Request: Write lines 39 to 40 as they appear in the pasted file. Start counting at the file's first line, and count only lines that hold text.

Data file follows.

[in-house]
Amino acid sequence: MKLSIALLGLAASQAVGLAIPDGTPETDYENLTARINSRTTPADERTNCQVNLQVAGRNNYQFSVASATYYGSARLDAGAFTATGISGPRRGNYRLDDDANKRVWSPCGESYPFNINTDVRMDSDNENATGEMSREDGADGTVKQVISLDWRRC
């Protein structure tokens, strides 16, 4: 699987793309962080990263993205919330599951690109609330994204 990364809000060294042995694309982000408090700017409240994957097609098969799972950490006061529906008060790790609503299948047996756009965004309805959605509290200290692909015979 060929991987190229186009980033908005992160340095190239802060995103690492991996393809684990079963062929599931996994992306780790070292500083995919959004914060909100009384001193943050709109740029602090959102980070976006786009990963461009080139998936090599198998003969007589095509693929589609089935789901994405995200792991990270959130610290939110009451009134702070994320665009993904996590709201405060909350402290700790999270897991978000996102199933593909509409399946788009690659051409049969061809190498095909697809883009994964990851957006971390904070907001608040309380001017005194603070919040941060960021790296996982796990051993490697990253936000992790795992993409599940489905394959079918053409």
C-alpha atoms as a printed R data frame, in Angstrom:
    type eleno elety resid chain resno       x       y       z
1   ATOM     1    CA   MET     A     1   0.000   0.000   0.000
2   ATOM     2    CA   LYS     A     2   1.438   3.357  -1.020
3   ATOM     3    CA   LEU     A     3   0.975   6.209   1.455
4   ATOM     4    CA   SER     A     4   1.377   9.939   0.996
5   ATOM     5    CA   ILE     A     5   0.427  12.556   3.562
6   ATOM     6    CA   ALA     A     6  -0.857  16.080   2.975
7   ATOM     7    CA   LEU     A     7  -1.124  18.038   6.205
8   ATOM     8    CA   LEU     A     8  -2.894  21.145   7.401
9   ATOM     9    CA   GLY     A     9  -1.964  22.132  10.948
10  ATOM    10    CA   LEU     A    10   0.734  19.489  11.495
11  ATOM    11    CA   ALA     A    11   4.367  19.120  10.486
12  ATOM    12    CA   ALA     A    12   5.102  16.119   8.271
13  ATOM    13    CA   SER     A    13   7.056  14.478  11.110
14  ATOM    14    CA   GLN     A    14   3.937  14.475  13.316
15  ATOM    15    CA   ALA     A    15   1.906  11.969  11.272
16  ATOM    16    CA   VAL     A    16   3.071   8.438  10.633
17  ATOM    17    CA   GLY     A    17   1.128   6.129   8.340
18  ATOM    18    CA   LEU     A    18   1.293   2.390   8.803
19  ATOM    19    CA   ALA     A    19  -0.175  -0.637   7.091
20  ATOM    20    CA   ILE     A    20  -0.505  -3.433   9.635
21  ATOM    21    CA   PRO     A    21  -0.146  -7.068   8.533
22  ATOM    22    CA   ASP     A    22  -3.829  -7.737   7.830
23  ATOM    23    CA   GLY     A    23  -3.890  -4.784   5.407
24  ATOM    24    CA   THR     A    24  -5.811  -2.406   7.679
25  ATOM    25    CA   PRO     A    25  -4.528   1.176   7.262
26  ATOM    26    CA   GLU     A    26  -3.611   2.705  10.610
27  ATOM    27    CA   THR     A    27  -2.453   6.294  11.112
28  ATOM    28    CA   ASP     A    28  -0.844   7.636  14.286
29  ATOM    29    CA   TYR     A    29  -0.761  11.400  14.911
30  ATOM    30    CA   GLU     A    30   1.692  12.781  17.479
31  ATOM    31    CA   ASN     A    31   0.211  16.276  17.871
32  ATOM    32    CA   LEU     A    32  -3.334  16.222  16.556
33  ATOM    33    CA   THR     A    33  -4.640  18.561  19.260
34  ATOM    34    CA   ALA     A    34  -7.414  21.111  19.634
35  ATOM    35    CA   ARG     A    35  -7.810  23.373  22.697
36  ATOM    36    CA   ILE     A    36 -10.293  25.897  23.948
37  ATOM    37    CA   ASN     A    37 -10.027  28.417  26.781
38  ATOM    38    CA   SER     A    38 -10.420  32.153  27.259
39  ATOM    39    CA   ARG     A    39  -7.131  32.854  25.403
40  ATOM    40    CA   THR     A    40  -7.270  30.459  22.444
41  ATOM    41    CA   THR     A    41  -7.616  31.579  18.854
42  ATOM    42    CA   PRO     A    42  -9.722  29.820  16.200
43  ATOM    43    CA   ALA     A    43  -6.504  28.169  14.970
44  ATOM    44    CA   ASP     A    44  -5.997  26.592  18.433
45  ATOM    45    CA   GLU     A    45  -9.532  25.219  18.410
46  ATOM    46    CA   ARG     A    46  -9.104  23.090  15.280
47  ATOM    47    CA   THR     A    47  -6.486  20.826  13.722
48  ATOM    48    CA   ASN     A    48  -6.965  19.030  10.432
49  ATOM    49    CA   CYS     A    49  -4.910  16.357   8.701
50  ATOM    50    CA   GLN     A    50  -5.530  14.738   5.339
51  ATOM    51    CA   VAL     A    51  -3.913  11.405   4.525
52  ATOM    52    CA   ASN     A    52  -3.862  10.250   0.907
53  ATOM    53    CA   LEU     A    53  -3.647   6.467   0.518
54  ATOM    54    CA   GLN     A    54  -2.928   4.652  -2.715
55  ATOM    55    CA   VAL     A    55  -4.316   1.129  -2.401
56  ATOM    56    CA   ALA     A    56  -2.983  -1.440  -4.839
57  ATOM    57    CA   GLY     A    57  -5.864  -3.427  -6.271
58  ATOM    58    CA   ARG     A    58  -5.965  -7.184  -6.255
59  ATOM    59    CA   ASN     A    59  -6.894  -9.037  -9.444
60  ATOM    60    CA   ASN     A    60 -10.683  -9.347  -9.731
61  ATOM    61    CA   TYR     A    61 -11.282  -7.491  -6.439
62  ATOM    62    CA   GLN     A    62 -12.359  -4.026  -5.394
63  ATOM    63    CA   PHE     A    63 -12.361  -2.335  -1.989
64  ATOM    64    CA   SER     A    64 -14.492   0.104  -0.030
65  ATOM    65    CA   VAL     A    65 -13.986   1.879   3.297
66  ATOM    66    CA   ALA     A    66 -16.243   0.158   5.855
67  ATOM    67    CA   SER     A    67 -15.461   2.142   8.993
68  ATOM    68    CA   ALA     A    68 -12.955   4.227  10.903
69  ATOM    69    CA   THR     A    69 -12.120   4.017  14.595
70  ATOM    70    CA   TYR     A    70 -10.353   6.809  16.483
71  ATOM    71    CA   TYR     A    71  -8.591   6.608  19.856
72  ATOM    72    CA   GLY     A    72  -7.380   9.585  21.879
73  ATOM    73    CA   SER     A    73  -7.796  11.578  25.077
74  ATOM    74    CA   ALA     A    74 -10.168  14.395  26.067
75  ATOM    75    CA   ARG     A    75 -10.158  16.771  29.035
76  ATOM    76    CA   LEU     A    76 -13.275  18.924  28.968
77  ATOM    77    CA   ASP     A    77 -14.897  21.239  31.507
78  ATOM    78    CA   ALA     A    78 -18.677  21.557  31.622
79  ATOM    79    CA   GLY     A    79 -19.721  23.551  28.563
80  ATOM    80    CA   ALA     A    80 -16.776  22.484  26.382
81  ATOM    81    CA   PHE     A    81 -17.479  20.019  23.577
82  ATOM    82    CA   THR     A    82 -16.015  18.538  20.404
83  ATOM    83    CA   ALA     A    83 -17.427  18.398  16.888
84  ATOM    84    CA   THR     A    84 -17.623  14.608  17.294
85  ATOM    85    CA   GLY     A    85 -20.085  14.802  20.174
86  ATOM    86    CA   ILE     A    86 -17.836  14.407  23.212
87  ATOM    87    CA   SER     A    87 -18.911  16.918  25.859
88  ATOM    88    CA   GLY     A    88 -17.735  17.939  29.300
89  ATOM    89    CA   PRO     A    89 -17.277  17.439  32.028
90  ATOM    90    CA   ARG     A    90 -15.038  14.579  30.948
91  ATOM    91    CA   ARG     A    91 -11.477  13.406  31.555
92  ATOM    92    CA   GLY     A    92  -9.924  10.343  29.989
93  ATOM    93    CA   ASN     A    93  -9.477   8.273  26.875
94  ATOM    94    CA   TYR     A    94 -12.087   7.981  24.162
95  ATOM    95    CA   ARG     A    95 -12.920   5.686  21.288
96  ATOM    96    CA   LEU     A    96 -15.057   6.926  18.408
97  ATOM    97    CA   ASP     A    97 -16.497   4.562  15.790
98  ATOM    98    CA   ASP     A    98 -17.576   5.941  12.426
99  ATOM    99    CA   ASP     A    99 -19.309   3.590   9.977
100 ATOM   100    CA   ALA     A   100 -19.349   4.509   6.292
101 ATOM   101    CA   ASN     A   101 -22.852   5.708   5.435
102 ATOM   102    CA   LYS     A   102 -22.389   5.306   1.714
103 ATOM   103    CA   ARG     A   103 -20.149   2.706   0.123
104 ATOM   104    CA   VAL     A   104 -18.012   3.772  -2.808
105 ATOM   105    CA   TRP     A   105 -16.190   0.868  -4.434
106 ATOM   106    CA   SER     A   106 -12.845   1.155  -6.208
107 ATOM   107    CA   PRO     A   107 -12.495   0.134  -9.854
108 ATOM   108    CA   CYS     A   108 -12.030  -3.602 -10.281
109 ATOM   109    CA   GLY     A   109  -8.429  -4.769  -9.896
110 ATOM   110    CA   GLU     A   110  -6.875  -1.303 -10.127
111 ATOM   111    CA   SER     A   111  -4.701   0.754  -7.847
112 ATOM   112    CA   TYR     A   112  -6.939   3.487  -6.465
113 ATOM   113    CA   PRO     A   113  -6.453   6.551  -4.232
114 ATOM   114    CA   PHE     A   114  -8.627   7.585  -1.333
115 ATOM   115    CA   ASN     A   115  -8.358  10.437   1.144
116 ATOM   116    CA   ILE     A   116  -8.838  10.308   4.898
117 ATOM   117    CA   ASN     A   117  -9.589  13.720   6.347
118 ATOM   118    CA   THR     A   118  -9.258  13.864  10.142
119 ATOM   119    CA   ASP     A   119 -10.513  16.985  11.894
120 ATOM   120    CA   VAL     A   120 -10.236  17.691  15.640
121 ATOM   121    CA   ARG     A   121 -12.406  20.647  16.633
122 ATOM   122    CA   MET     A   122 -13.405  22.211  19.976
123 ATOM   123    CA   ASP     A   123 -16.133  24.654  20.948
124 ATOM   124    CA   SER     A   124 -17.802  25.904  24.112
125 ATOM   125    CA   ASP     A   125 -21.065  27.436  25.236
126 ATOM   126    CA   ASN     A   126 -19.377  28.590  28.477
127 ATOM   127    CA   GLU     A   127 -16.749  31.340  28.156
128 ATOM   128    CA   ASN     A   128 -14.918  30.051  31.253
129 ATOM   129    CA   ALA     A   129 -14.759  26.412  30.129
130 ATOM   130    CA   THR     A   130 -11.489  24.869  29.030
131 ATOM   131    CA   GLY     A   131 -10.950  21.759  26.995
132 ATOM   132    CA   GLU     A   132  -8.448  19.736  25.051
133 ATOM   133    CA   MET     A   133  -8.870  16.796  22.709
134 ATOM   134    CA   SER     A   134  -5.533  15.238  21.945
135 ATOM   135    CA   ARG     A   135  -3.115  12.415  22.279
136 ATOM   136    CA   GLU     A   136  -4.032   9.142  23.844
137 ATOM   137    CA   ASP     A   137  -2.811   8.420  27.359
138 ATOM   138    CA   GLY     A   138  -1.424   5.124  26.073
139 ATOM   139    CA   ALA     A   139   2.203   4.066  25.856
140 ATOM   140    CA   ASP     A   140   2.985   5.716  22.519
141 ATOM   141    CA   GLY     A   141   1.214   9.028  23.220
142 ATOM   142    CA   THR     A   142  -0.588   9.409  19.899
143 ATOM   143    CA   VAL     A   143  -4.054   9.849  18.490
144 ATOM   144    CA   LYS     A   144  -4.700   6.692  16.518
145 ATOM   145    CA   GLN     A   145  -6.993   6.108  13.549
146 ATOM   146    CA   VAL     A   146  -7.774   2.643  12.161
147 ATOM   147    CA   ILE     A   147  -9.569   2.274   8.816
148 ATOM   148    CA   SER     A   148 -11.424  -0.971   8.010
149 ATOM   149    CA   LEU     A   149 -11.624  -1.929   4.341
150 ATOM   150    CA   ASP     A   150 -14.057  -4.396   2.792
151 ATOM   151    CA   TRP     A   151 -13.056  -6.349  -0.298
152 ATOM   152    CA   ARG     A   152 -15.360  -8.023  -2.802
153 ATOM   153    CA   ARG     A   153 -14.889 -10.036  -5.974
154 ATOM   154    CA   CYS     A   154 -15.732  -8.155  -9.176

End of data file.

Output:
34  ATOM    34    CA   ALA     A    34  -7.414  21.111  19.634
35  ATOM    35    CA   ARG     A    35  -7.810  23.373  22.697